This may be the last post on the “girl who cried rape” essay topic.
As an earlier post tells the story, a teenager blamed her imagined pregnancy on a randomly-chosen “rapist” to protect her boyfriend, and pursued her charge (perhaps unwillingly, especially after she realized she wasn’t pregnant) through the trial and conviction of that hapless man. After he had served eight years in prison, and she had been “born again,” she tried to undo her lie, but the judge told her a conviction that had been based solely on her testimony could not be reversed solely on her changed testimony. She turned to the press and then to the governor, and finally the governor pardoned the man. My students were to write about whether or not justice has now been done.
The student who wrote today’s Horror wanted to argue that justice had not been done, and began by challenging the pardon itself (on the grounds that the governor has no way of knowing if he’s pardoning an actual rapist). You can just feel the fire in his veins in that passive-voice sentence, can’t you? He won’t even own his own argument.
Obviously he has also confused ethics and ethnicity. I know this for sure because nothing was mentioned about race or ethnicity in the fact-sheet they were working from, and nothing in his essay suggested that he was making assumptions about that either.
So for him, it’s just a Wrong Word Choice. The words do look a lot alike: ethic and ethnic. But when they start to acquire suffixes, they part ways: ethicality, ethnicity. Was he inventing the word ethicity and “helped” by an officious Spell Check that inserted an n? Or did he confuse the words from the beginning?
He wanted to ask whether the pardon was ethical. I knew what he meant, and I just provided the correct term for him and moved on.
But, had he known it, he did have a point. There has long been a demonstrable ethnic bias in American jurisprudence and law enforcement; that this was not an element in the case he was writing about makes that fact no less factual, and no less regrettable. Ethnicity comes into play less often in pardons than in convictions, though.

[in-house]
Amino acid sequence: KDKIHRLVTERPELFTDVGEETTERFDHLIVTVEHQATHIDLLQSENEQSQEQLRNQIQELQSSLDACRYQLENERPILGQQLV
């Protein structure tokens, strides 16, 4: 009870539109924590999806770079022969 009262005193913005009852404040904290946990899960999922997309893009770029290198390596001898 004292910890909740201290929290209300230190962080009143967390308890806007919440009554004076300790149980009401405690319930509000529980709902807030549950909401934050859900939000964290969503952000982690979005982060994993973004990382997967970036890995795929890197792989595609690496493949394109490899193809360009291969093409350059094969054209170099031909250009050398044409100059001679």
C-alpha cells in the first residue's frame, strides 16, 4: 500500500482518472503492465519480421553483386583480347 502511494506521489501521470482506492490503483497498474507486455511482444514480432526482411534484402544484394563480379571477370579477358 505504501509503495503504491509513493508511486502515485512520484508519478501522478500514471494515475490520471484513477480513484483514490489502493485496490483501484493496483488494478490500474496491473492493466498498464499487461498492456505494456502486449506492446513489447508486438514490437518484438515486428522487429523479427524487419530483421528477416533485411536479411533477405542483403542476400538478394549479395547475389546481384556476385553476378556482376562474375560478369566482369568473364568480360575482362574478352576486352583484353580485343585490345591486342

The long-ago executions of Sacco and Vanzetti were linked with ethnic bias. The recent execution of Troy Davis in Georgia is another, most recent, case in point. The pardon denied these people (and others) had better not be waiting for any judges or governors up there at the Pearly Gates.
And now in Florida we have the killing of Trayvon Martin, a case where ethnicity seems to have played a role in the killing itself and in the police handling of the shooter and the victim. With the entrance of the Department of Justice into the case (after nearly a month) we have to hope that any questions of ethnicity, except where it might be motivation for crime or negligence, are set aside and justice is actually pursued.
There’s a reason the iconographical statue of Justice wears a blindfold, and it isn’t because she’s trying to ignore truth; it’s because in the rendering of justice she doesn’t care about looks, wealth, family name, or ethnicity or race; she just cares about justice. If there is “ethnicity” in some governor’s thinking, it had damned well better be questioned.
I write this in memory of all those whose racial or ethnic “identity” came between them and justice at one or many points in the process (act, arrest, trial, or execution), and especially:
In memoriam Sacco and Vanzetti.
In memoriam Troy Davis.
In memoriam Emmet Till.
In memoriam Trayvon Martin—may his killer be brought to justice.